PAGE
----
Behavior changes in patients with diabetes and hypertension after experiencing shared medical appointments


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Abstract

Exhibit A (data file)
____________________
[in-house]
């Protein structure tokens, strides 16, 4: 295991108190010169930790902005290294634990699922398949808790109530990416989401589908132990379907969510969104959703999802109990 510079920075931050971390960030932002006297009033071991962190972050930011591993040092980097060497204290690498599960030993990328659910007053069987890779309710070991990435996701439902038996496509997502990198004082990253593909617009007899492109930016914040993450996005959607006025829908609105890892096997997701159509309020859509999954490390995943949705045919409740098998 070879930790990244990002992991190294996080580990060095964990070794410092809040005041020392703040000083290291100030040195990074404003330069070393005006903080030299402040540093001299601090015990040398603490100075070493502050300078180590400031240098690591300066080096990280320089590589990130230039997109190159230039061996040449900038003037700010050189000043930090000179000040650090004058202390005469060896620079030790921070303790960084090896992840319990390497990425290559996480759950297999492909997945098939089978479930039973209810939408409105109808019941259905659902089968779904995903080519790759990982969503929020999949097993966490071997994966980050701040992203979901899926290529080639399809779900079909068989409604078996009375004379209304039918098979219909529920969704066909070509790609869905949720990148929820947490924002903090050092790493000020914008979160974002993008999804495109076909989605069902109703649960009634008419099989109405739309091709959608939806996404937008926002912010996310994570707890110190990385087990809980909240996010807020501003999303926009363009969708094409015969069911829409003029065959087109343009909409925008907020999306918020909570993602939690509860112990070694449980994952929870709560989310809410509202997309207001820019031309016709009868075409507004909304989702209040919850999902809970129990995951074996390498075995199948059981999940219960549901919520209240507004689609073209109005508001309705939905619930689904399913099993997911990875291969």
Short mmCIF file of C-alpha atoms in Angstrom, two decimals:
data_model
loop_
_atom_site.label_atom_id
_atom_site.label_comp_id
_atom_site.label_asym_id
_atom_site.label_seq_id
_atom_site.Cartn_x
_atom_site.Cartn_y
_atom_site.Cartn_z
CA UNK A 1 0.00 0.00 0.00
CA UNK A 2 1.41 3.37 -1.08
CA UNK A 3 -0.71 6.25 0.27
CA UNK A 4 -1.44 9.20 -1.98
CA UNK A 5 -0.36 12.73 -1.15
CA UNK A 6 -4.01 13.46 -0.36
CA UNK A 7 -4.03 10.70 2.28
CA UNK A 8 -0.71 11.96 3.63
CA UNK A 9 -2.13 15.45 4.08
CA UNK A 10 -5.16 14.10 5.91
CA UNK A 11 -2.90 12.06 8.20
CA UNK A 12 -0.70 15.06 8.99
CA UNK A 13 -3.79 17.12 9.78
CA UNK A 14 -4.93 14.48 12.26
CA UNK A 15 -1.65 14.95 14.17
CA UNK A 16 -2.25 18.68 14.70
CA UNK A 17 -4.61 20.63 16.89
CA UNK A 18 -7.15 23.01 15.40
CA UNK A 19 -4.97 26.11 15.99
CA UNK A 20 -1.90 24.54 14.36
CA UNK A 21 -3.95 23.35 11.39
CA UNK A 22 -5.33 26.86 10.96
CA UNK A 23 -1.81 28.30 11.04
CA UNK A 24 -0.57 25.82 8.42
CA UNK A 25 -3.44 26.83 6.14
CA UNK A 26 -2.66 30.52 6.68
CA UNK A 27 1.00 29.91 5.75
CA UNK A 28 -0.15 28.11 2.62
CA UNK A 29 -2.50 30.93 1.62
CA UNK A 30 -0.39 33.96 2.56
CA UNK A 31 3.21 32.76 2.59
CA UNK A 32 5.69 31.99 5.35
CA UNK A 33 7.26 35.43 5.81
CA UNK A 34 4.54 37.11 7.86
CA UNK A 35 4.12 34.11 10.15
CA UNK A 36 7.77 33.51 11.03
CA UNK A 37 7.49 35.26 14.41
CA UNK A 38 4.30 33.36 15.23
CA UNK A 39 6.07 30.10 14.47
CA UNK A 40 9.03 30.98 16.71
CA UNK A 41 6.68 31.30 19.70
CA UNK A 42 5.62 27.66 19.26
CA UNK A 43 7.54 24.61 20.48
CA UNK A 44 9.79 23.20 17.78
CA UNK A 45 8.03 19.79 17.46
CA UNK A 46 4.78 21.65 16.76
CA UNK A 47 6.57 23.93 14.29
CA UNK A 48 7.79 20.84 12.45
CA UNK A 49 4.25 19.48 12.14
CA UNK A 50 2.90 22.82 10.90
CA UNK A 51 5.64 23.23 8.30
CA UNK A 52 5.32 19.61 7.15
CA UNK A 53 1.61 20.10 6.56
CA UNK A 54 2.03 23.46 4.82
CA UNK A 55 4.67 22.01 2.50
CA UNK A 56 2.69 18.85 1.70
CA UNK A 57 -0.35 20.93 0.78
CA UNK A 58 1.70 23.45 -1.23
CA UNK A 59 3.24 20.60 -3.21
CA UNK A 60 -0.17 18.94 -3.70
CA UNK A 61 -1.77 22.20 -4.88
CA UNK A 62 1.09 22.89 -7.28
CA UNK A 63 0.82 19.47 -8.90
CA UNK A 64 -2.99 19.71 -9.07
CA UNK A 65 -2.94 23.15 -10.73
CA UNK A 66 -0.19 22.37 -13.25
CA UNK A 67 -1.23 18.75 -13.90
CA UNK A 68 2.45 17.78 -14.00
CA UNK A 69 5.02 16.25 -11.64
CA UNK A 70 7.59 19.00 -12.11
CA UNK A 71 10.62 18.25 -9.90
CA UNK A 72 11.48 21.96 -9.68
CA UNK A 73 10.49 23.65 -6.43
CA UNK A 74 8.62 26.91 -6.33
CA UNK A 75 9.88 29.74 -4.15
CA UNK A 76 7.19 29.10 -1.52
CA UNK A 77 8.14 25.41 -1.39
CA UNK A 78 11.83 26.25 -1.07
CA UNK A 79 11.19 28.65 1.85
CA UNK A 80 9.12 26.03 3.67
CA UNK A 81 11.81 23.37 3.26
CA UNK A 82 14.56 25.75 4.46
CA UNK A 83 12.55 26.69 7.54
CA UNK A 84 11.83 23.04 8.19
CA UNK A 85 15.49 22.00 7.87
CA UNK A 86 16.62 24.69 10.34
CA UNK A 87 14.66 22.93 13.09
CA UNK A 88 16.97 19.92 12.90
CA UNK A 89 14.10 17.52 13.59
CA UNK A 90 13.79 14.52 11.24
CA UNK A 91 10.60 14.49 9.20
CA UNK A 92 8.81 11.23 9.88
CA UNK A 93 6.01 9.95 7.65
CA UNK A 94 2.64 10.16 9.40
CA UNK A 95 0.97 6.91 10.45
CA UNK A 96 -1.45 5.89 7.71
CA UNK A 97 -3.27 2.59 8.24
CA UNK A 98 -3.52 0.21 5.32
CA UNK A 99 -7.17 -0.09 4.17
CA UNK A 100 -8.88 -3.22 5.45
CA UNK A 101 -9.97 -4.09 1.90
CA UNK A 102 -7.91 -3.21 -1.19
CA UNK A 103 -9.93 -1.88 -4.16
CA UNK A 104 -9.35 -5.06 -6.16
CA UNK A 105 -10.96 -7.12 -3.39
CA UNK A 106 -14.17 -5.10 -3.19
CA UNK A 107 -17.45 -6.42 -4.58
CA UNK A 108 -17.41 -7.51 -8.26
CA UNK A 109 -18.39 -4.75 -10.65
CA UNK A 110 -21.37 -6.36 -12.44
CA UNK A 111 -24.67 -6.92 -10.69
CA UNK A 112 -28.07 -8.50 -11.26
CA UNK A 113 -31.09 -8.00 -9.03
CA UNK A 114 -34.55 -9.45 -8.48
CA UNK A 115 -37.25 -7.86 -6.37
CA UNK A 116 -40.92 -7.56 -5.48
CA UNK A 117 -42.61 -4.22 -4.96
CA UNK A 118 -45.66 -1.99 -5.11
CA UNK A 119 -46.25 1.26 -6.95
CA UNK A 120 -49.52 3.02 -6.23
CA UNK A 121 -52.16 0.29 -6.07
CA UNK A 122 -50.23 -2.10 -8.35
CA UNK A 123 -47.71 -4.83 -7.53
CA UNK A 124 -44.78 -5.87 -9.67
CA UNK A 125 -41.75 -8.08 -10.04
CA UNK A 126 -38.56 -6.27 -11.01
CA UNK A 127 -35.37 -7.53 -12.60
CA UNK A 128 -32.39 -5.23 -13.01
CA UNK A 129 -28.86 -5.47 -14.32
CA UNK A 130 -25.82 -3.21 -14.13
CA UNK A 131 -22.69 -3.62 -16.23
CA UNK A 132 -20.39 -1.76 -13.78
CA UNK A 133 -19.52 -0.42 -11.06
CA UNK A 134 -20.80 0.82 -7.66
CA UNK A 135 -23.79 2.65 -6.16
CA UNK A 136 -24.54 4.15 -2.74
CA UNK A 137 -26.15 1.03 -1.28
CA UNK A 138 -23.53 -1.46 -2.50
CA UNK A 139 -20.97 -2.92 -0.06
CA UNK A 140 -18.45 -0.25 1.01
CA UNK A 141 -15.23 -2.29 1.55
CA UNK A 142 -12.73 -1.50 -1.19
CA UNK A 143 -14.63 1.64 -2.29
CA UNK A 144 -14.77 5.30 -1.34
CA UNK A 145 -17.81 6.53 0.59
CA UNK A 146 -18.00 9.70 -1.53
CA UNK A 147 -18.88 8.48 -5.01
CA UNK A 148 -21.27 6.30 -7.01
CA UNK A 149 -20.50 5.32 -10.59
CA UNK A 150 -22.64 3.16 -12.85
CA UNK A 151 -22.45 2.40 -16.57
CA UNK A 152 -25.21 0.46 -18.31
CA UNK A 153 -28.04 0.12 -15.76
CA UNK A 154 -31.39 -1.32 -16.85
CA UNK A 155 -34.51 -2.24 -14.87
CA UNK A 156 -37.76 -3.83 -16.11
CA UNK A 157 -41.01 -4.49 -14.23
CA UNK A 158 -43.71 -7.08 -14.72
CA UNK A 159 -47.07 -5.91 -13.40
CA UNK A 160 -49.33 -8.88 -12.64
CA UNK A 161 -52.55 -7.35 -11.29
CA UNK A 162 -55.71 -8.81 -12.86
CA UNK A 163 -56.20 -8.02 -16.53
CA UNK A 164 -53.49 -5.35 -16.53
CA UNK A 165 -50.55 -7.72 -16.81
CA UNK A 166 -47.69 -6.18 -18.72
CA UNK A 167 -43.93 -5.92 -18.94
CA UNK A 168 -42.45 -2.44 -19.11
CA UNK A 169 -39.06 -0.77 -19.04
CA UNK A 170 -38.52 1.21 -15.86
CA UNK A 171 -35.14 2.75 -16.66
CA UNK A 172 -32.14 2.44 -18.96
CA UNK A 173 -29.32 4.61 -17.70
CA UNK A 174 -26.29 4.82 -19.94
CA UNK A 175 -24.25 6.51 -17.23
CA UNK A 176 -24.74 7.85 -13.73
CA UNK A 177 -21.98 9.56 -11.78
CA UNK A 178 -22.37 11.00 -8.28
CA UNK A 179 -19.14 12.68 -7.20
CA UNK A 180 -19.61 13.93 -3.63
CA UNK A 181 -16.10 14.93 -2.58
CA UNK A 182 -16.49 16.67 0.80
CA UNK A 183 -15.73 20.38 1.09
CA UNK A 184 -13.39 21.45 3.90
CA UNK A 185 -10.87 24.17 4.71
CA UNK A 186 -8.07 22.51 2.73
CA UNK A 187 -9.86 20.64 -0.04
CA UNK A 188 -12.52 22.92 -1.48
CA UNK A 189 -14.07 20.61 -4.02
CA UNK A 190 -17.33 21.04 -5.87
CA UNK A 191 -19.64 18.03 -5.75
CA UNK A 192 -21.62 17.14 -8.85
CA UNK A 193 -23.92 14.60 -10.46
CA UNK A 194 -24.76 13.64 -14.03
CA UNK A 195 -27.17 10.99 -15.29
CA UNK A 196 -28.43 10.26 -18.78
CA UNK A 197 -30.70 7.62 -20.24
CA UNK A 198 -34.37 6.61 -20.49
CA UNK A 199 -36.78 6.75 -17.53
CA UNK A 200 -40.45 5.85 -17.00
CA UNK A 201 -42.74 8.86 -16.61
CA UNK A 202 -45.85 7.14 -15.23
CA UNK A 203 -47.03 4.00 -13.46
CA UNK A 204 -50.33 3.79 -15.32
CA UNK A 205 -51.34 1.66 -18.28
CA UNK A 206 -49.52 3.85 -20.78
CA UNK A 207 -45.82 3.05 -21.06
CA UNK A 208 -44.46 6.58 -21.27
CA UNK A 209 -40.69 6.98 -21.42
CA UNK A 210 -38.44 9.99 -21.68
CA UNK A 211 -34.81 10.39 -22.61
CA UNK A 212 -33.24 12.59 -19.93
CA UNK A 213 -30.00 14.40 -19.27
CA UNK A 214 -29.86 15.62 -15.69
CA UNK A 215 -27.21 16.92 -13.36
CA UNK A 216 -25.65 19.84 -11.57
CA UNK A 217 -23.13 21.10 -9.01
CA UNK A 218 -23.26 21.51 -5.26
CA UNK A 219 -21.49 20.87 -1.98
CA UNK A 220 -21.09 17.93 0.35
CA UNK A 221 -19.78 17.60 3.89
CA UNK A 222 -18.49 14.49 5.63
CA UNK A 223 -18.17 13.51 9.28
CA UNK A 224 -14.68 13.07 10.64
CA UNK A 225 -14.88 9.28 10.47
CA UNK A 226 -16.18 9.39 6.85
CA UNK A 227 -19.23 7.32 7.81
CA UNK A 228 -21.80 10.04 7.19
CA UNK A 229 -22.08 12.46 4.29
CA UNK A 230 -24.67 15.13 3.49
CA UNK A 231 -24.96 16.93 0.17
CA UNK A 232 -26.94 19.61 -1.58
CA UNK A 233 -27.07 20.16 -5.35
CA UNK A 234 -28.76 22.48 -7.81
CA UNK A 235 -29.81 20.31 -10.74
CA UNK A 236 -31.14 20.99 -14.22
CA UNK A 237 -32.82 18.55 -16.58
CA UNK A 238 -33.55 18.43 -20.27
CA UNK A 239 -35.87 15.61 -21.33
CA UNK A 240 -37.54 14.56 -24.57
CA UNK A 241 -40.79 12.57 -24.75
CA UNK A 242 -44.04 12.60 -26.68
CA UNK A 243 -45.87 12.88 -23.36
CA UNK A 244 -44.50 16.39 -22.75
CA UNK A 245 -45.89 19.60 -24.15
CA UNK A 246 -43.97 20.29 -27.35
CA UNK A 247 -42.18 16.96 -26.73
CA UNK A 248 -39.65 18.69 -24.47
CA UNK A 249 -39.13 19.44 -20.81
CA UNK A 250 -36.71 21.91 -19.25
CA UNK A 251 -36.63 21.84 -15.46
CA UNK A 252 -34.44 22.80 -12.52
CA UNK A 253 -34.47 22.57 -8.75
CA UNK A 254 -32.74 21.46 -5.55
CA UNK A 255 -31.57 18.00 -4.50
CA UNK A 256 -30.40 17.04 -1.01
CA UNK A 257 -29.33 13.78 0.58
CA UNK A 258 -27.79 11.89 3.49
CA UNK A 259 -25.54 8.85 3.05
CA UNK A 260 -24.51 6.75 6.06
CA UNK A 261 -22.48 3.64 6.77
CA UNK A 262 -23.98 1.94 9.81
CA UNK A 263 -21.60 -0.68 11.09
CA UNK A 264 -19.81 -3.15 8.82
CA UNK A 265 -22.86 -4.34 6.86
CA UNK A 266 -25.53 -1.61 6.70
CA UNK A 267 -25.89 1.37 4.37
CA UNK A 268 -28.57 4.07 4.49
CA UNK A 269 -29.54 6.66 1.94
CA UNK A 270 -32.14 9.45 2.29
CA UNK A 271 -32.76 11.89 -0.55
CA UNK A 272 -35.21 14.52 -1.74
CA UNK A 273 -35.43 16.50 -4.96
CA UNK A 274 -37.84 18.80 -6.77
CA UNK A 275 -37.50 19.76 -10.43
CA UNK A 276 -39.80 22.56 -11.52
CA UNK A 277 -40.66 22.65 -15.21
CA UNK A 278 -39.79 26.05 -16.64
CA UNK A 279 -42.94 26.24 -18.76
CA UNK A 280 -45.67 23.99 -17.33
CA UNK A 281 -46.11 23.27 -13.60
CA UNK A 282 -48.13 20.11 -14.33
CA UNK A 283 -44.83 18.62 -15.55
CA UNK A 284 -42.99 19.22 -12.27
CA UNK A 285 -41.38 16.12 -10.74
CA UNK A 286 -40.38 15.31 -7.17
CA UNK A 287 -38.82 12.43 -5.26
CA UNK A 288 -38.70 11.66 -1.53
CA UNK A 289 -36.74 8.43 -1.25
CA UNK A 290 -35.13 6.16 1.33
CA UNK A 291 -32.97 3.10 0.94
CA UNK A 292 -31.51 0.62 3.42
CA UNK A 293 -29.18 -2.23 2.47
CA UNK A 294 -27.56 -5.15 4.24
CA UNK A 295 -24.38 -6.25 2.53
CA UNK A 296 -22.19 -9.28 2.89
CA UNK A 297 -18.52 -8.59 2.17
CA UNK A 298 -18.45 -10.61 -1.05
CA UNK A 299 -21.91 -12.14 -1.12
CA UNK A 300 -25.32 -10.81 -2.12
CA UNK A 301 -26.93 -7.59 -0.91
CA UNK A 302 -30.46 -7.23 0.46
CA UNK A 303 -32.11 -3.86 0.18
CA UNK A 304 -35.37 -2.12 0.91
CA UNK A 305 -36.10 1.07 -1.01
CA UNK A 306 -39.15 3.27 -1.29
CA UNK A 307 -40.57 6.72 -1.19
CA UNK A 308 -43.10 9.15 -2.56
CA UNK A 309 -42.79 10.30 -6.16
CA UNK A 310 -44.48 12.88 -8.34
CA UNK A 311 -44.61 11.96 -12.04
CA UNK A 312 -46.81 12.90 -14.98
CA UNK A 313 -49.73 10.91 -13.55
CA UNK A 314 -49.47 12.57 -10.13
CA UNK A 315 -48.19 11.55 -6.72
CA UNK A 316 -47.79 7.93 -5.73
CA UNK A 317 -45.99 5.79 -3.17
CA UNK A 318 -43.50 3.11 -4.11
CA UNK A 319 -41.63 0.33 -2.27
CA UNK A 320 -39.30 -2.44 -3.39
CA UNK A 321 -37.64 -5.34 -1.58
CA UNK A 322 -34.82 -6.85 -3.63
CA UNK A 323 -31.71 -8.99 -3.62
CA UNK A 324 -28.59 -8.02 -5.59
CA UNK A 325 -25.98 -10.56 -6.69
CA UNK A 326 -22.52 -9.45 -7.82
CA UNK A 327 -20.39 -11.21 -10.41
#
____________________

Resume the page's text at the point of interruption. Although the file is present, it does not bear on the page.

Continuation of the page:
Purpose:This project examined recently implemented shared medical appointments (SMAs) at a free clinic for patients with diabetes and/or hypertension. Changes in patients' self-managing behaviors, specifically exercise and goal-setting activity, were explored after participating in SMAs for 4 months.Data sources:The study employed a pretest-posttest quasi-experimental design. Participants completed a questionnaire of their self-managing behaviors and a behavioral action plan at each SMA. The SMAs were facilitated in English, Spanish, and bilingually (English and Spanish) with a total of 37 participants.Conclusions:Descriptive analysis showed a significant increase in exercise time with a mean increase of 86 min per week at post-SMA (p= .002, 95% confidence interval [CI]). Each participant identified a measurable goal, and 97% of participants reported achieving or almost achieving their goals. Males reported a significantly (p= .002, 95% CI) larger increase in exercise time than women. Variance of self-managing behaviors among the English, Spanish, and bilingual SMAs was statistically not significant.Implications for practice:Though much evidence exists demonstrating that SMAs provide effective quality care, literature is lacking in examining patients' self-managing behaviors after participation in language-specific SMAs. Understanding patients' response to programs that address the needs of the individual leads to more effective programs.

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